Trusts that Pass "Carried Interest" to Heirs Gaining Popularity in the Financial Sector

A recent article from the Wall Street Journal’s (WSJ) online edition reported that the new generation of financial whiz-kids, private-equity firm and hedge fund executives in their 30s and 40s, are, for the first time for many of them, planning for their futures, and for their heirs’ future as well. This often involves making their first estate plans, many of which include the establishment of trusts to ensure that their heirs receive a portion of the investments they oversee.

According the article, Boom in Trusts Passing Carried Interest to Heirs, by Arden Dale, “what makes carried interest a popular gifting vehicle is that it typically has a relatively low value initially due to its speculative nature. But, as a hedge fund’s returns grow, so does that value of the carried interest.”

Under the terms of the newly-established trusts, heirs get the right to collect a share of carried interest, a form of compensation that rewards an investment manager for enhancing performance, and could potentially save the heirs a lot in federal gift and estate taxes.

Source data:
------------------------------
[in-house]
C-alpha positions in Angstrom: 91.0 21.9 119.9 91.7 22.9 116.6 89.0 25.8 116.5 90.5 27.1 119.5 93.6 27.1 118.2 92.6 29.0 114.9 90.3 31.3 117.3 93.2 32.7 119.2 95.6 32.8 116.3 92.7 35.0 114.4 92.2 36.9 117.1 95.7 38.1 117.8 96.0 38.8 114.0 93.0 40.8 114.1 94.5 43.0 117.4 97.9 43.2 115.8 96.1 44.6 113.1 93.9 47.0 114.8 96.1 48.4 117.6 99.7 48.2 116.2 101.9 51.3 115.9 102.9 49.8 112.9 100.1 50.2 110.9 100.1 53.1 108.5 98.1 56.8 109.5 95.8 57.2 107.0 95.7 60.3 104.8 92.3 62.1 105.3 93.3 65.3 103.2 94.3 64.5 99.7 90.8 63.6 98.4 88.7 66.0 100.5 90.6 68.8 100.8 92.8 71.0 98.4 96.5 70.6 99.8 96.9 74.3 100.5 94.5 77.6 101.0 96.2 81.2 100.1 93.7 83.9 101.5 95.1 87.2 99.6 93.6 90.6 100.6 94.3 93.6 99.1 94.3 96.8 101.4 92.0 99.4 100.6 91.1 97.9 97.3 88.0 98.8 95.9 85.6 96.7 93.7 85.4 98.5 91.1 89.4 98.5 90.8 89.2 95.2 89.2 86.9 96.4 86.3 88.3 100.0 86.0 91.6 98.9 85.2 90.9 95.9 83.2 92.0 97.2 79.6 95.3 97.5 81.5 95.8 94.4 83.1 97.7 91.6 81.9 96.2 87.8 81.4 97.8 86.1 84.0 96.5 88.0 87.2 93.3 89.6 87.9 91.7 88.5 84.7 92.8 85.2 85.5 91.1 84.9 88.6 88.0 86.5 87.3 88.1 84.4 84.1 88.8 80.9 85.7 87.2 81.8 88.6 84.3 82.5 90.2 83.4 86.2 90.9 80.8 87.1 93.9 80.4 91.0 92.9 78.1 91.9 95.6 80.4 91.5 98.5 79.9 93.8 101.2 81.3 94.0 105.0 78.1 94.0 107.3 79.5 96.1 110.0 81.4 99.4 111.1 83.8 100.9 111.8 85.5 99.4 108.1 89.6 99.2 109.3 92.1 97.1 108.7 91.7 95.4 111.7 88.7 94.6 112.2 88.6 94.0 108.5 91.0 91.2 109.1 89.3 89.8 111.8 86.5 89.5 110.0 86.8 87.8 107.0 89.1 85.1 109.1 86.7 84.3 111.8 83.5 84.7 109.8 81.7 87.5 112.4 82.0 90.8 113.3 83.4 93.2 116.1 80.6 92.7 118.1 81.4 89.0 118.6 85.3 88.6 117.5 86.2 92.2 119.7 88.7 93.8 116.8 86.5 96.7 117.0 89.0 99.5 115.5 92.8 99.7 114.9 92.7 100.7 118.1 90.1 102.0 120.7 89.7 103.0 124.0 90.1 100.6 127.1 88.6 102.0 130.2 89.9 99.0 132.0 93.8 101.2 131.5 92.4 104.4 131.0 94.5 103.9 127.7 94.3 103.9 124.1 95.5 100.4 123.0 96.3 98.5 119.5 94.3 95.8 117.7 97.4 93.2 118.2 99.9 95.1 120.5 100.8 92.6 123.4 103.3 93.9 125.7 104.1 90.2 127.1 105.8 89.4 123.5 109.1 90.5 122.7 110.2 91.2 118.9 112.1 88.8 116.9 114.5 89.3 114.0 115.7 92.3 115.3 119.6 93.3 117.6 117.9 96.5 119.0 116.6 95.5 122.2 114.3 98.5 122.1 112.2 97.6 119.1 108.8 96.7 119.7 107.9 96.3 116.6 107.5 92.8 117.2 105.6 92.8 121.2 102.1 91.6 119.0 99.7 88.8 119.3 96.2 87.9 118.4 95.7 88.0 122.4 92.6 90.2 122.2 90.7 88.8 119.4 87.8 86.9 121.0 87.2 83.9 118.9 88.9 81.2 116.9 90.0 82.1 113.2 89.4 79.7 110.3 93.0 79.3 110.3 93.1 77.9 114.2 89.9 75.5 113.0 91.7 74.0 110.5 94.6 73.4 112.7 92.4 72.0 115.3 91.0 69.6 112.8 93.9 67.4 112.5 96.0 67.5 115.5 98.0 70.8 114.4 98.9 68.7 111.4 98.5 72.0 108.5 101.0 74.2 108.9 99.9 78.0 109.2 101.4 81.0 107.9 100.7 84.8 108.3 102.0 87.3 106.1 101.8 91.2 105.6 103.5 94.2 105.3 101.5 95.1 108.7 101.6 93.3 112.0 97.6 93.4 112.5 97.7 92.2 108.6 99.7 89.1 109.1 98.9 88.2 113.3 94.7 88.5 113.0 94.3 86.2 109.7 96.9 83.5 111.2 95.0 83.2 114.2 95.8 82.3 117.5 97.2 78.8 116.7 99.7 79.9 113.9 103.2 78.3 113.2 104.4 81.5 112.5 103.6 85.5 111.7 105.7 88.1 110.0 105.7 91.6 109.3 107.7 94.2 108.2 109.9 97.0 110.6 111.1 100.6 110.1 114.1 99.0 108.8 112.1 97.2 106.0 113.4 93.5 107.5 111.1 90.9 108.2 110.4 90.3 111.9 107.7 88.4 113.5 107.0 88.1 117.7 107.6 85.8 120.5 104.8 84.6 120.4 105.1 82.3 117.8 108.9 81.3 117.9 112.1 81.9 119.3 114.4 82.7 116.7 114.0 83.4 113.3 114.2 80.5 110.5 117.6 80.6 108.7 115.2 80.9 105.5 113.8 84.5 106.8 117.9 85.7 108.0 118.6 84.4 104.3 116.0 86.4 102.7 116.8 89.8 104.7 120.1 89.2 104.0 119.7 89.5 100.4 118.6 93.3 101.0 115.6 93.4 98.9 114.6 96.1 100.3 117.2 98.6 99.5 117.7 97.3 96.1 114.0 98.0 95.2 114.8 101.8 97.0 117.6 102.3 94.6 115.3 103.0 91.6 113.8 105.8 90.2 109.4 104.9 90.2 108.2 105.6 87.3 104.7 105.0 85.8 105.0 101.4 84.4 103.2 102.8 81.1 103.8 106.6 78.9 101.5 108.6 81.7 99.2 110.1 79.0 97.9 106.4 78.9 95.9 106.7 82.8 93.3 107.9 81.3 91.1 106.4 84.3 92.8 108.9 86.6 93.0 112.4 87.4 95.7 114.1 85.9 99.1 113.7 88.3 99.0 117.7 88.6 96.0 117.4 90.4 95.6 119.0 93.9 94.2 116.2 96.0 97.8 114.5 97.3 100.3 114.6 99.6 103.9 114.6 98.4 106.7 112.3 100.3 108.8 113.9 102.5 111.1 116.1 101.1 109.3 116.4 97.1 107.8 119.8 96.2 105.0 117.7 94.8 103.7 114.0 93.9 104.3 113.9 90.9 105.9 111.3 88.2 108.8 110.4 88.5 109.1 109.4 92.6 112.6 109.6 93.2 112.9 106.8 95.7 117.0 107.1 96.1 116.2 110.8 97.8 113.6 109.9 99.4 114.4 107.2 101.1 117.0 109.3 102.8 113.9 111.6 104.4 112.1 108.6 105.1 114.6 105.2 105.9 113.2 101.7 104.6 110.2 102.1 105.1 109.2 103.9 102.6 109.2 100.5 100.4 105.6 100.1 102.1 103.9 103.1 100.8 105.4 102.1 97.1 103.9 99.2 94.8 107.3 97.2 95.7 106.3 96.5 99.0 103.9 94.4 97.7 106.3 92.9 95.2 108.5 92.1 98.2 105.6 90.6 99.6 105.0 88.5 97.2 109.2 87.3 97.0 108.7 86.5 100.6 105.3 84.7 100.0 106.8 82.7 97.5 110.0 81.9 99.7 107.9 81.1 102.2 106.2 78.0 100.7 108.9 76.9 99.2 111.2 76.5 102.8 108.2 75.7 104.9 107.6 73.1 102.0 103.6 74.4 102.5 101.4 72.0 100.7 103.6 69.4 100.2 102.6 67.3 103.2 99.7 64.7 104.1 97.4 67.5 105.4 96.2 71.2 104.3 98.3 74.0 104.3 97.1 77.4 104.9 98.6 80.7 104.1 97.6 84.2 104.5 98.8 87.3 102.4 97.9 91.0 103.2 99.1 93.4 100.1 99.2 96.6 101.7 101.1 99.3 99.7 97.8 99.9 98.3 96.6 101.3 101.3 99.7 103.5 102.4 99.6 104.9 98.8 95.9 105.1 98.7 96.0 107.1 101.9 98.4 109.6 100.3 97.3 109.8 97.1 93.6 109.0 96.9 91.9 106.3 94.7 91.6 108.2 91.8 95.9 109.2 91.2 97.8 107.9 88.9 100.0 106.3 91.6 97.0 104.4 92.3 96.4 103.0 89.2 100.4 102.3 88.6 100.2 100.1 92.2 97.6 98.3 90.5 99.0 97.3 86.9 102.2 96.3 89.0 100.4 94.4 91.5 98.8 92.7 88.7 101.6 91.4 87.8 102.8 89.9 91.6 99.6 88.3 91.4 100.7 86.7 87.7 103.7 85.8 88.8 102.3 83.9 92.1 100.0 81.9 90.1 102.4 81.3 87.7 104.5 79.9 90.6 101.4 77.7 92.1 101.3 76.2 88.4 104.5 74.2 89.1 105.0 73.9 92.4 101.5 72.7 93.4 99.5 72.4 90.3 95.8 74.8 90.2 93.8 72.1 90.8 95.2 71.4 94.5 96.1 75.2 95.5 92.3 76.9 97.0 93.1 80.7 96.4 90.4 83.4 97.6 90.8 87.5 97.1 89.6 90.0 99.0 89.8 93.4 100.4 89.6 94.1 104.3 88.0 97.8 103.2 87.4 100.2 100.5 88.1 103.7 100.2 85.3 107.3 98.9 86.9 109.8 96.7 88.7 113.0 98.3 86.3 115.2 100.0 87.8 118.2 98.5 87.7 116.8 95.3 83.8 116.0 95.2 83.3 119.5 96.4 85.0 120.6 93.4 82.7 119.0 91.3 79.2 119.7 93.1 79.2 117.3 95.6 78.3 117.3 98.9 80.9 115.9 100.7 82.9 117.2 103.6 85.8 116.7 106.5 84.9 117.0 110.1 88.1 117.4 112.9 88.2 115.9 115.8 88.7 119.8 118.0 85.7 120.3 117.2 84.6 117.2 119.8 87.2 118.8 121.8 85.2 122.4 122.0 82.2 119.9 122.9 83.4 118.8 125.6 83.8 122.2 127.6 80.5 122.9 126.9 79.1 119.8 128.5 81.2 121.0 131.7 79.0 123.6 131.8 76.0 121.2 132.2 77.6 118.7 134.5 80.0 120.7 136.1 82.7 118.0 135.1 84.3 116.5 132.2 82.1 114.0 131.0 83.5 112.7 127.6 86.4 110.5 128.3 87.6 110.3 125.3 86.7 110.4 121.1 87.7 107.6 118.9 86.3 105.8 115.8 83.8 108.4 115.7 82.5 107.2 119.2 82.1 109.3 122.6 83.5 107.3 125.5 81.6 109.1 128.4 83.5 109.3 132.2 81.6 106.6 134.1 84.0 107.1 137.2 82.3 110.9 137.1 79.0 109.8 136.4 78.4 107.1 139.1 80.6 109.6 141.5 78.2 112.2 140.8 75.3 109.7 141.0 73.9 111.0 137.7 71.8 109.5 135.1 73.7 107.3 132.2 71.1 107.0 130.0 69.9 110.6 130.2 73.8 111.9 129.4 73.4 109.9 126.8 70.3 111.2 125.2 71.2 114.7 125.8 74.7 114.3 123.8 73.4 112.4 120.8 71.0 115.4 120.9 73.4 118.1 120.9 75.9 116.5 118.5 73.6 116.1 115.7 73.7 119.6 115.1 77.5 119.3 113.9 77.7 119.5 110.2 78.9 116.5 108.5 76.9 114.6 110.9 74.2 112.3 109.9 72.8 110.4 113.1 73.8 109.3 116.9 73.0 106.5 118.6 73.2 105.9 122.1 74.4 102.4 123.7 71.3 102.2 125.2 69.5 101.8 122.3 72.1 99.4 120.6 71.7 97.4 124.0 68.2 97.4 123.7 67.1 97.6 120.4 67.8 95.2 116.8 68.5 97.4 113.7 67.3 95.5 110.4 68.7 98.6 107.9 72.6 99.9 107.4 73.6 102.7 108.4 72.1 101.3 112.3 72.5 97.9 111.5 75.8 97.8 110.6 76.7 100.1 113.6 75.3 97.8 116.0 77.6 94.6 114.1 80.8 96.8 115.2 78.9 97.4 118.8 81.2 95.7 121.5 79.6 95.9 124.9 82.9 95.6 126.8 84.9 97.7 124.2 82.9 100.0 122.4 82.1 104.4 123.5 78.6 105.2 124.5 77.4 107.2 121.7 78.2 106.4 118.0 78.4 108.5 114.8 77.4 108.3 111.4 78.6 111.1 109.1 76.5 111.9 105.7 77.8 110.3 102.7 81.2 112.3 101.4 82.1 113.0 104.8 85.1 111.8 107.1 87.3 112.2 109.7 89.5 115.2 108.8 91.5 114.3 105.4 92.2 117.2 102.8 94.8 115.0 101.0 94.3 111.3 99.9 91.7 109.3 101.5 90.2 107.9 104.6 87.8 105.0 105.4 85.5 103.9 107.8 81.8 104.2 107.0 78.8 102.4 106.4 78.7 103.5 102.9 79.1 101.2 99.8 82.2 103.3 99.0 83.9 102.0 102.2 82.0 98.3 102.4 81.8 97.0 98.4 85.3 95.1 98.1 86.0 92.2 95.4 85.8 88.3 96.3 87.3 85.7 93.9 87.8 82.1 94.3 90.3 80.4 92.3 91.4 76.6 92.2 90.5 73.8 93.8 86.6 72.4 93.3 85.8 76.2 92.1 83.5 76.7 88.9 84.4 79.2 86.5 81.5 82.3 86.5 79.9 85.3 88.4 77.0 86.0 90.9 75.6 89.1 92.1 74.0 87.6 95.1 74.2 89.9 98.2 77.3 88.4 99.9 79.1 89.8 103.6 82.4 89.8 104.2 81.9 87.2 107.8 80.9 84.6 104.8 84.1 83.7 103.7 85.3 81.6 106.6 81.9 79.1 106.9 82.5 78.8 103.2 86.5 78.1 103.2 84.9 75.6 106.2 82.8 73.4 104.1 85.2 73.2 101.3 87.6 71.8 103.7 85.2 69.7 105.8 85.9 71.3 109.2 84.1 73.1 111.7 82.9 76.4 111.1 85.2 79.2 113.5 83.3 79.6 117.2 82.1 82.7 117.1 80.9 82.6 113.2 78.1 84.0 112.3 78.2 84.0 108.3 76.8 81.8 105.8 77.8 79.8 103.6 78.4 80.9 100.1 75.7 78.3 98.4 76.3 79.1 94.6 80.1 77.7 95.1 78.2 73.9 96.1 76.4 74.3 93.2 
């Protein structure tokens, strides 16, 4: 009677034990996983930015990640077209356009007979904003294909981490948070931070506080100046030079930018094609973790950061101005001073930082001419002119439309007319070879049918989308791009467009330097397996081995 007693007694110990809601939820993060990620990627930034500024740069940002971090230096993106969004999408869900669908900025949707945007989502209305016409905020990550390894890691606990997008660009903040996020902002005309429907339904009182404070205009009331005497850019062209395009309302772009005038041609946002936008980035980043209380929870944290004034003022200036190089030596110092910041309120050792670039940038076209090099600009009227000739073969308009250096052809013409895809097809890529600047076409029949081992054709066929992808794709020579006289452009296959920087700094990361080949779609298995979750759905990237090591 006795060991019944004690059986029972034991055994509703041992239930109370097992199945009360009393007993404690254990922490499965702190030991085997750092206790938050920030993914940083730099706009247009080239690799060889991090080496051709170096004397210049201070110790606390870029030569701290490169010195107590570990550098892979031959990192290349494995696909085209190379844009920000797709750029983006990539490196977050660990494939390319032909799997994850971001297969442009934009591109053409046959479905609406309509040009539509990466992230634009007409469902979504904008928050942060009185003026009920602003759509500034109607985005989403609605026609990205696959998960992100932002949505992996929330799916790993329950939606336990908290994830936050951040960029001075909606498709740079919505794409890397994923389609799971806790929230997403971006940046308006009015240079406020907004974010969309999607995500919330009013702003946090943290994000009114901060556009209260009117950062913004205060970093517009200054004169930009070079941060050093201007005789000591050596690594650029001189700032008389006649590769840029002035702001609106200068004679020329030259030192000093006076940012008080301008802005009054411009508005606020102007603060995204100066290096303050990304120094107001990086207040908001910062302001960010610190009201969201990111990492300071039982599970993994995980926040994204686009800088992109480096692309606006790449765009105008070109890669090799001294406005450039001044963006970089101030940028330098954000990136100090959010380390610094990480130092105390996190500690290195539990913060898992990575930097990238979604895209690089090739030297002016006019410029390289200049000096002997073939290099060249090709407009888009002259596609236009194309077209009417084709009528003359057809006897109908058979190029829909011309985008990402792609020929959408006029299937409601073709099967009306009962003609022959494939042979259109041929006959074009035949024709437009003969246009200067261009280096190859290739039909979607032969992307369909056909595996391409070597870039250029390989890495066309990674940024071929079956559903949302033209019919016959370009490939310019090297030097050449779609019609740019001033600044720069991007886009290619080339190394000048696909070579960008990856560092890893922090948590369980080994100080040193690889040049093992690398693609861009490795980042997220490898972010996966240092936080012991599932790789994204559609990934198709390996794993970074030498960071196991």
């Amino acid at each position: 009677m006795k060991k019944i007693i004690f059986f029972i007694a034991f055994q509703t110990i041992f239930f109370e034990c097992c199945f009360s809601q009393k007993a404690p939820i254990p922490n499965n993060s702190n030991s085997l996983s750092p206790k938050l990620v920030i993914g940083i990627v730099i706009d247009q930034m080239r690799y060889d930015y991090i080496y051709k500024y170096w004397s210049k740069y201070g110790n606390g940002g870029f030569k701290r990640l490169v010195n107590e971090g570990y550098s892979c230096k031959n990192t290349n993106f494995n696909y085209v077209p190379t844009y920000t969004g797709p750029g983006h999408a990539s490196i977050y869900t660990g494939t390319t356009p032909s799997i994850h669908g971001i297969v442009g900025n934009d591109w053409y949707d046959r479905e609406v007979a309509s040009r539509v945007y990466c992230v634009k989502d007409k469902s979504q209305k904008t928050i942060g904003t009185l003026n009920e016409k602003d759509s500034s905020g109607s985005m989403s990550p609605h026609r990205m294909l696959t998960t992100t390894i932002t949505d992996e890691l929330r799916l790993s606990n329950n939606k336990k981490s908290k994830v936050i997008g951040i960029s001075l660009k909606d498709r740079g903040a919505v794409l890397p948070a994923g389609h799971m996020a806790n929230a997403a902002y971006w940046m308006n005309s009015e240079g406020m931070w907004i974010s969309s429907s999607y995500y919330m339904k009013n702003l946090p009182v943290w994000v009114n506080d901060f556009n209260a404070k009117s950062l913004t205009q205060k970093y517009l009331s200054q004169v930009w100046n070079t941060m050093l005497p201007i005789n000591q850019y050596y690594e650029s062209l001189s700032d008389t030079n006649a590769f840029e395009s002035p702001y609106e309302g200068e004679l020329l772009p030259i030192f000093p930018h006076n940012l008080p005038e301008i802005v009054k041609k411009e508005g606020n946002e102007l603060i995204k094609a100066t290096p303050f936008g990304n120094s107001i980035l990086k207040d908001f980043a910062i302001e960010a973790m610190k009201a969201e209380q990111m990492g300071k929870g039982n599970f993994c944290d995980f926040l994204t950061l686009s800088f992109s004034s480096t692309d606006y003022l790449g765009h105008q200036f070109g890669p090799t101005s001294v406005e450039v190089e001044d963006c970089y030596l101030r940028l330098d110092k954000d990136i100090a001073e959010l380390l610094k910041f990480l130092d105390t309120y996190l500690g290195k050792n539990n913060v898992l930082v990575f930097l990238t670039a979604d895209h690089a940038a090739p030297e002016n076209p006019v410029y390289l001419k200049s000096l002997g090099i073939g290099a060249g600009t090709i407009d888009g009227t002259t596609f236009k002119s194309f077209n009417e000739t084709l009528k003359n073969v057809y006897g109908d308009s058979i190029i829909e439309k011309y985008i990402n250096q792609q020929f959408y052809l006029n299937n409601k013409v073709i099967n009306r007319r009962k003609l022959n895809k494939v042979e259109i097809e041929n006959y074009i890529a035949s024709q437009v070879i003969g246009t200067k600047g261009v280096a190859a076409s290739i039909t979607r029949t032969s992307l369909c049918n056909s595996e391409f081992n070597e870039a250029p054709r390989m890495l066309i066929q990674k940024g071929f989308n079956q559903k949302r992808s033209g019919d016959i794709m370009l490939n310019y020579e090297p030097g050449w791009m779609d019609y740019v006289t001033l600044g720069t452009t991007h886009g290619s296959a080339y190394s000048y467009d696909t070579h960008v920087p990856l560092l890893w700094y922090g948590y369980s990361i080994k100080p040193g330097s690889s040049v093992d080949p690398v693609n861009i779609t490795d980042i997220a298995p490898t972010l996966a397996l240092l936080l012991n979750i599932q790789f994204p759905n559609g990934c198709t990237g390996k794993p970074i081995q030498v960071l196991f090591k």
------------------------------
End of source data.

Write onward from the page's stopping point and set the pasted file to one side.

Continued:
A few of the salient points about carried interest from the article included:

  • Carried interest lets the general partner of a private investment fund share its profits.
  • Often, the general partner is a partnership itself, owned by investment managers, and may contribute 1% to 5% of initial capital for the fund.
  • Carried interest typically equals 20% of a fund’s profits over a set rate of return.
  • Various kinds of trusts can be used for the carried-interest strategy, including grantor-retained annuity trusts and “sale to a defective grantor” trusts.The article goes on to detail some of the pros and cons of the carried-interest strategy. “If it explodes in value, you’ve hit a home run,” said Tye Klooster, an attorney and partner at Katten Muchin Rosenman in Chicago who specializes in carried-interest transfers.However, caution is required when making a carried-interest transfer. The Internal Revenue Code includes various provisions which could trip up the planning, Mr. Klooster pointed out.

    For more information about these carried-interest-based trusts, read the complete WSJ article, Boom in Trusts Passing Carried Interest to Heirs.

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